Each family has its unique history, traditions, culture, and value systems (Delano 2010). When families “blend”, things at times cannot progress as smoothly as planned. Some children may resist change, while parents become frustrated when the new family doesn’t function like they hoped. Change within the family structure requires time and lots of patience to be able to function appropriately as a new family. Family structure refers to family composition, including roles and relationships, how they develop overtime as they accommodate each other (Delano 2010).
There are a few concepts that can make a family work, first, communication is a very important factor; holding family meetings and including everyone in the decision making can make every individual feel like they are part of the process and they will be less anxious about the unknown. Second, consistency, not only are families merging, but rules, discipline styles and communication tactics are also coming together.
It is very important for the adults to come to agreements on how to handle each situation and treat very individual the same, this will make the transitioning phase much easier for everyone. Third, make the children feel safe, children are often filled with uncertainty, mistrust, and fear, Reassure them often and don’t make many demanding changes at once. Fourth, Set limits and boundaries, things are new, uncertain, and emotional. Parents need to be clear of their expectations for behavior, discipline and rules, applying them to all of the children to keep things in order.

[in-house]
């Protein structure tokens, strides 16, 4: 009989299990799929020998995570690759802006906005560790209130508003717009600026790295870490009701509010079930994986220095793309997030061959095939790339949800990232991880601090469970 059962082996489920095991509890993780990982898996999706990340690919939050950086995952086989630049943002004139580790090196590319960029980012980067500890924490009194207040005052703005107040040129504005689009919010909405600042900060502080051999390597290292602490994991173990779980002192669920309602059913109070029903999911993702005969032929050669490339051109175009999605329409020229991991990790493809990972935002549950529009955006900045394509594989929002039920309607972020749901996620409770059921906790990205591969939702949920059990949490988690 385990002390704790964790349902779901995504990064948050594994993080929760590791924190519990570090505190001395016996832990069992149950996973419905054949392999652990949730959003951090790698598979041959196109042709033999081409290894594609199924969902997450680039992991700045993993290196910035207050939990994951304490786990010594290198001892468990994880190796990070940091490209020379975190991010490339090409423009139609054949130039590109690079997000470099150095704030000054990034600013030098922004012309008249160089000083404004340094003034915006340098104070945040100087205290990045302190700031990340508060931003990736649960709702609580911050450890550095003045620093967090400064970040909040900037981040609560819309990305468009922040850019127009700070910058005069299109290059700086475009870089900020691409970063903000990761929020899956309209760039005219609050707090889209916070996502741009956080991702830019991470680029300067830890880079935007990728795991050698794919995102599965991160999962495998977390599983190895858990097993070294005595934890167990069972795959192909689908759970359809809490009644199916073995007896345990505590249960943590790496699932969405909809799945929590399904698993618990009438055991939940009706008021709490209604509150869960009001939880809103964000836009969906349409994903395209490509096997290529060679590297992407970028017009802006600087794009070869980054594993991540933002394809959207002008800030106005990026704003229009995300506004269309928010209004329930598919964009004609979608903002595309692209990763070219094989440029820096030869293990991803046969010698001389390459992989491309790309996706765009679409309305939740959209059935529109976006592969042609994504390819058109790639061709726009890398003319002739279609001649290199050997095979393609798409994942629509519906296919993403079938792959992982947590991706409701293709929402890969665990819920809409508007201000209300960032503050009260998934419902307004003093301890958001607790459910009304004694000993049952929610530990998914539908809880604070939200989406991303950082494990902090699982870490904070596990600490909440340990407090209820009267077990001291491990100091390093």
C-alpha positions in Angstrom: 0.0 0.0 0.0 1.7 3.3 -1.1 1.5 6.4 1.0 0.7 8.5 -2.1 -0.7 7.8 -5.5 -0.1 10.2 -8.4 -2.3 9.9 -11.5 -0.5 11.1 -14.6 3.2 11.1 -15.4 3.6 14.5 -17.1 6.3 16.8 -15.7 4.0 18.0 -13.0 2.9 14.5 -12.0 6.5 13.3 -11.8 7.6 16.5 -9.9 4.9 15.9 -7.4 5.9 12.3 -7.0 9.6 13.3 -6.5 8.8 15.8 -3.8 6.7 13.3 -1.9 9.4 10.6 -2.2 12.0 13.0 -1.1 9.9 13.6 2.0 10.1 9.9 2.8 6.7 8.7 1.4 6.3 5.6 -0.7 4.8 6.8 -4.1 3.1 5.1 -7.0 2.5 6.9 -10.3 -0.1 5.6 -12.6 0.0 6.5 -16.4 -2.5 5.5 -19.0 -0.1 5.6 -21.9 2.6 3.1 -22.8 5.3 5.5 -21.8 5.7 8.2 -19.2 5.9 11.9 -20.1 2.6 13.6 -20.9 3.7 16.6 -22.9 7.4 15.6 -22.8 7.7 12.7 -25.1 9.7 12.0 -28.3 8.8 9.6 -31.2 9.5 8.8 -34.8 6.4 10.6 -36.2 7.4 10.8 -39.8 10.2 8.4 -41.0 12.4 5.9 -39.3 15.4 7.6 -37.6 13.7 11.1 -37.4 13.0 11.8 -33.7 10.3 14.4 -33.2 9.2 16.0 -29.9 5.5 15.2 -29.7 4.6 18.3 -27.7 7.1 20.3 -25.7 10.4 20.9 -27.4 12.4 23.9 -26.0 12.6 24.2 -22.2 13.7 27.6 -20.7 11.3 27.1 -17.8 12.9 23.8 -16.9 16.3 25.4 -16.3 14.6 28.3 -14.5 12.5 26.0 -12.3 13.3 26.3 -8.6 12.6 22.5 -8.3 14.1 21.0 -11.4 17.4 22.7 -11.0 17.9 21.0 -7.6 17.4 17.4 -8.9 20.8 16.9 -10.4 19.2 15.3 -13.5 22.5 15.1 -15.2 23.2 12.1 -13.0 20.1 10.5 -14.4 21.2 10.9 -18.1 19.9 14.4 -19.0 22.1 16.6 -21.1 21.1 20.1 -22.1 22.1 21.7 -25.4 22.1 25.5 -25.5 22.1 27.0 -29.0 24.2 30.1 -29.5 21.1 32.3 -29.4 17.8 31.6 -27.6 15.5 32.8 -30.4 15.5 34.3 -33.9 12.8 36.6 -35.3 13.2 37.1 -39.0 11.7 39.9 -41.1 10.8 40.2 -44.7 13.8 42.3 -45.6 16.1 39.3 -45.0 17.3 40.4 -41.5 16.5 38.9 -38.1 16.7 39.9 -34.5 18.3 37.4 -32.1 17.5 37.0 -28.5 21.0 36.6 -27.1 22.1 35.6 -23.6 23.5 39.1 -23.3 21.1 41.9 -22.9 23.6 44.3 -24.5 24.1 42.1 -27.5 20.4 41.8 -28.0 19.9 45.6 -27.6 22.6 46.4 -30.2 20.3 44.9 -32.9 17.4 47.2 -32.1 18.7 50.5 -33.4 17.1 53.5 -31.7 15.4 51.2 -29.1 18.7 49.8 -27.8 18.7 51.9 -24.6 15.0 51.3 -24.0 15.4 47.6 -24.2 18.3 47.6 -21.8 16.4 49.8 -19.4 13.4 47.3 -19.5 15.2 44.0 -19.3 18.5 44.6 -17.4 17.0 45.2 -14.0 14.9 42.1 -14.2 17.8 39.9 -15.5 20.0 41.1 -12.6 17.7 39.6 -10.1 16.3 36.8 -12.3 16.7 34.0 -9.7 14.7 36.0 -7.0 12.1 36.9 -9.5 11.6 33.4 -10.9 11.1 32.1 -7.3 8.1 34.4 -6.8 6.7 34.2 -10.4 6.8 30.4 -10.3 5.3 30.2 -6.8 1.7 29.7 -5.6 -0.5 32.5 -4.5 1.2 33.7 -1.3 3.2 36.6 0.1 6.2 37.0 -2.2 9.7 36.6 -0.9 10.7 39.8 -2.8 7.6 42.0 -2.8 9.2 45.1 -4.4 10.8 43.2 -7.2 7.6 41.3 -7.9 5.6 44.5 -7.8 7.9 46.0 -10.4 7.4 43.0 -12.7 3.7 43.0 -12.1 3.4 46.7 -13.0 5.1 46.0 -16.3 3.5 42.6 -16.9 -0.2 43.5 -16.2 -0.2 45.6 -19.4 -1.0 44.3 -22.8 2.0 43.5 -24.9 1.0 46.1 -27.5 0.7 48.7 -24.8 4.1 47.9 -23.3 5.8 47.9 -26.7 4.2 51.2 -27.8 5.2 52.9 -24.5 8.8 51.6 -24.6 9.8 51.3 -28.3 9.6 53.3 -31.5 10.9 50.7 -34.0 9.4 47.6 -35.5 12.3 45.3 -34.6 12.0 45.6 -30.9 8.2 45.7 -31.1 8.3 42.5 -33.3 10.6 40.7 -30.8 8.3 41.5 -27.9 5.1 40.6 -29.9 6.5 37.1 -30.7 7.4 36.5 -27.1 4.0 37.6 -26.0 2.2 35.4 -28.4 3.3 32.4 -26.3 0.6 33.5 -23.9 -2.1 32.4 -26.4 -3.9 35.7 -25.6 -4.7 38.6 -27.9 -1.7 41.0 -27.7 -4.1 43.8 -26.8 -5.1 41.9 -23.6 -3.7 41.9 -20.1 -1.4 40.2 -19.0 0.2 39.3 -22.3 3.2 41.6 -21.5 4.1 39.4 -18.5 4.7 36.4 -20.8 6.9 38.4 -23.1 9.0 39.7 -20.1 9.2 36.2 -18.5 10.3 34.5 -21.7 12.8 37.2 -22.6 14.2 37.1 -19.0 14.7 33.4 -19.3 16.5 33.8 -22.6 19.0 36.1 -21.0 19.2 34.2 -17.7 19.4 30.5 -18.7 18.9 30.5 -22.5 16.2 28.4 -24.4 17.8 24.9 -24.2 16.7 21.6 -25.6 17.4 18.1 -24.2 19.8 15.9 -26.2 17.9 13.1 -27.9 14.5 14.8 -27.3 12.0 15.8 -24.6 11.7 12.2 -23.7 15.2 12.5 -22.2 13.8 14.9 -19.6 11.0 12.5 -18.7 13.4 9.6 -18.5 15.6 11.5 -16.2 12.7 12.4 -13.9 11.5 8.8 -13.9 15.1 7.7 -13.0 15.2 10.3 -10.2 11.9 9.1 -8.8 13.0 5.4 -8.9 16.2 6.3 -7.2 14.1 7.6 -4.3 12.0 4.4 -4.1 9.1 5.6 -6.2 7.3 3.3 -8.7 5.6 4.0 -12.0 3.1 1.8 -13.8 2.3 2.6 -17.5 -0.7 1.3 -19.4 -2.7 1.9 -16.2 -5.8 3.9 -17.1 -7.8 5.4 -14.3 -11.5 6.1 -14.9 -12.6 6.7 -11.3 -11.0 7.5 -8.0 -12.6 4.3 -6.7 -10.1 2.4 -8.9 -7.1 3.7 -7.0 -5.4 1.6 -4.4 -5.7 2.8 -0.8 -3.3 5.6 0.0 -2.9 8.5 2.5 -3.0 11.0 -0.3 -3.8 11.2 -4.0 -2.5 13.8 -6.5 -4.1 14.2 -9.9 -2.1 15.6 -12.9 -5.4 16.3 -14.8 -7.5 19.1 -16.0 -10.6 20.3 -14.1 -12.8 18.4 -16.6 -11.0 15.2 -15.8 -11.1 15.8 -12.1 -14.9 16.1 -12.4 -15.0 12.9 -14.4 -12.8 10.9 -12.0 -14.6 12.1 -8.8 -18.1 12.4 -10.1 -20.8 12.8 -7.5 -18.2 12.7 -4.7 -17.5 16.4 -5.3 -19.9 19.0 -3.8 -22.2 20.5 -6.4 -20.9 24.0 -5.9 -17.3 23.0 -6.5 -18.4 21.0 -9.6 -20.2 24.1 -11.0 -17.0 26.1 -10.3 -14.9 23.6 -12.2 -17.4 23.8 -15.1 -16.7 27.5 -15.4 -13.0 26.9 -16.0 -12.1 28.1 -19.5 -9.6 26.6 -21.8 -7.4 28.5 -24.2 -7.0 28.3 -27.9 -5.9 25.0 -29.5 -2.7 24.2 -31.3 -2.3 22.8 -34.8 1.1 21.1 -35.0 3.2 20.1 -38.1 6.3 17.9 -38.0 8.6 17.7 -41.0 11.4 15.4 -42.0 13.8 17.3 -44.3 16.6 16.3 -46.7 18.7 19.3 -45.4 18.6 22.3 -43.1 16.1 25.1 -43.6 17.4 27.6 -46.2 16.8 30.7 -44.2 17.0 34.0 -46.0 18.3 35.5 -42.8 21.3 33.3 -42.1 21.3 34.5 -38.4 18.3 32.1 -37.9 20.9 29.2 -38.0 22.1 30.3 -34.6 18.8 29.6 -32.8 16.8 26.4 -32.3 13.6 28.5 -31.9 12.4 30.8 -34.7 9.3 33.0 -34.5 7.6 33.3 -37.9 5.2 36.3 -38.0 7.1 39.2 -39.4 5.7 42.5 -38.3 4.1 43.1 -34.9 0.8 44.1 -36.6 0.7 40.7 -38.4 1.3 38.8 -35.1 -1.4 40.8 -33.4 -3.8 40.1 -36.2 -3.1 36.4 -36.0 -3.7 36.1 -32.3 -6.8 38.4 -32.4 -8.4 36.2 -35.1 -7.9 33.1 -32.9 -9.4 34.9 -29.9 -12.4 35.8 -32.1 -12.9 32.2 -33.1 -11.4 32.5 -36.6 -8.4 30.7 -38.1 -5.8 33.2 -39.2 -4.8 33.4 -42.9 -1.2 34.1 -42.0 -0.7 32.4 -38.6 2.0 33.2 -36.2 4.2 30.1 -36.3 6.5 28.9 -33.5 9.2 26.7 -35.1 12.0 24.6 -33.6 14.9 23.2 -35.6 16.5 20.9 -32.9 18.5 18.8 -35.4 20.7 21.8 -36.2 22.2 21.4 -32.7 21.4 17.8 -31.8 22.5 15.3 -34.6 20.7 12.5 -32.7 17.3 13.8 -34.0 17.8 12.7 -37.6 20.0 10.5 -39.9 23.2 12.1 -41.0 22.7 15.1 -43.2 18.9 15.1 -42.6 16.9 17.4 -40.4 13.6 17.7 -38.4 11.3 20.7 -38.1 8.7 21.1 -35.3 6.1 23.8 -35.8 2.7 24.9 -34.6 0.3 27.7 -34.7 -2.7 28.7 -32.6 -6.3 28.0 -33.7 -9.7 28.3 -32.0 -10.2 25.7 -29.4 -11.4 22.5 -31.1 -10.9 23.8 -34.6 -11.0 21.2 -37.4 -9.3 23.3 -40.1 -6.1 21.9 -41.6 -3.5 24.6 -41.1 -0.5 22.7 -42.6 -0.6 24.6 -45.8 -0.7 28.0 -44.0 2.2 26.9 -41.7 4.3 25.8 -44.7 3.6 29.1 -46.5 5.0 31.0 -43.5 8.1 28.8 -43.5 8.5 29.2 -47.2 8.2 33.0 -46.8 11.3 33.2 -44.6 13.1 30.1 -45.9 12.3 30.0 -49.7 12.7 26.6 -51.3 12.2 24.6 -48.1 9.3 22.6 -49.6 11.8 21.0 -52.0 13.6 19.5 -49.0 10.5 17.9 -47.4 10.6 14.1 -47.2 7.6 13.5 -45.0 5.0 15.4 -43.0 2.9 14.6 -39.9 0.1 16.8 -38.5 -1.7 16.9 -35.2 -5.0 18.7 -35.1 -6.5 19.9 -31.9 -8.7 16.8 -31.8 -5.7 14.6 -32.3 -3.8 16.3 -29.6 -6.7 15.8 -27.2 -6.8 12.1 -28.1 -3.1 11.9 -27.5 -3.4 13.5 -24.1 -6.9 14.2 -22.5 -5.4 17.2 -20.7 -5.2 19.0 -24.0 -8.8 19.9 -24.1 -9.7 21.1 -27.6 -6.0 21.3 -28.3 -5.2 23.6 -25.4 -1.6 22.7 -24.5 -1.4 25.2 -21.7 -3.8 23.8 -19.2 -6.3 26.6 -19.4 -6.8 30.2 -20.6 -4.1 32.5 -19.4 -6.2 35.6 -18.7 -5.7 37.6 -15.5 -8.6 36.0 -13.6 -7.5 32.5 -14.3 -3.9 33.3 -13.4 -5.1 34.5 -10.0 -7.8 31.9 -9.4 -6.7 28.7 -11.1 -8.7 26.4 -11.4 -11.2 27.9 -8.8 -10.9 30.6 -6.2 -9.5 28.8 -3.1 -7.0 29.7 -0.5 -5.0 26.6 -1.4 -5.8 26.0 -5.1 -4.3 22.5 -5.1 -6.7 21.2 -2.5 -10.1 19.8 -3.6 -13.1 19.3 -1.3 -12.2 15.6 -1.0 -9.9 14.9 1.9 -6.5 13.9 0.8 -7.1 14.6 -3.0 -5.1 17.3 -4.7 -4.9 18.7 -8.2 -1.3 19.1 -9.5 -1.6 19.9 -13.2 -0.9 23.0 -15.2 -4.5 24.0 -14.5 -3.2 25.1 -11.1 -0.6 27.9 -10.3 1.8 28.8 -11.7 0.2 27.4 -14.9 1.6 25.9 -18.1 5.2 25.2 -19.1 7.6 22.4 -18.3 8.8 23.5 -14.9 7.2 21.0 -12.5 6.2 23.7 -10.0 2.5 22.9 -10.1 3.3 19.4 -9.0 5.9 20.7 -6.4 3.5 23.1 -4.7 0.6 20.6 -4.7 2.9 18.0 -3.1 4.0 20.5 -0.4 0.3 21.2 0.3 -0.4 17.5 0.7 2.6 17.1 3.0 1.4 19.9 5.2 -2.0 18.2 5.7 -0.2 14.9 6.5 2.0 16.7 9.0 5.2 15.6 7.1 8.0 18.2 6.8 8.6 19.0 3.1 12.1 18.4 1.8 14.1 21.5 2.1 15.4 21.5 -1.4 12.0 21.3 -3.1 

The children may not respect or appreciate a new authority in heir life right away, but in time, with persistence and patience, they can learn to be respectful. And lastly, respect, should be given to one another at all times. The examples listed are just a few that I believe will help a “blended” family work well together, and with time relationships among the families will hopefully grow strong and trustworthy after getting to know each other’s values and beliefs.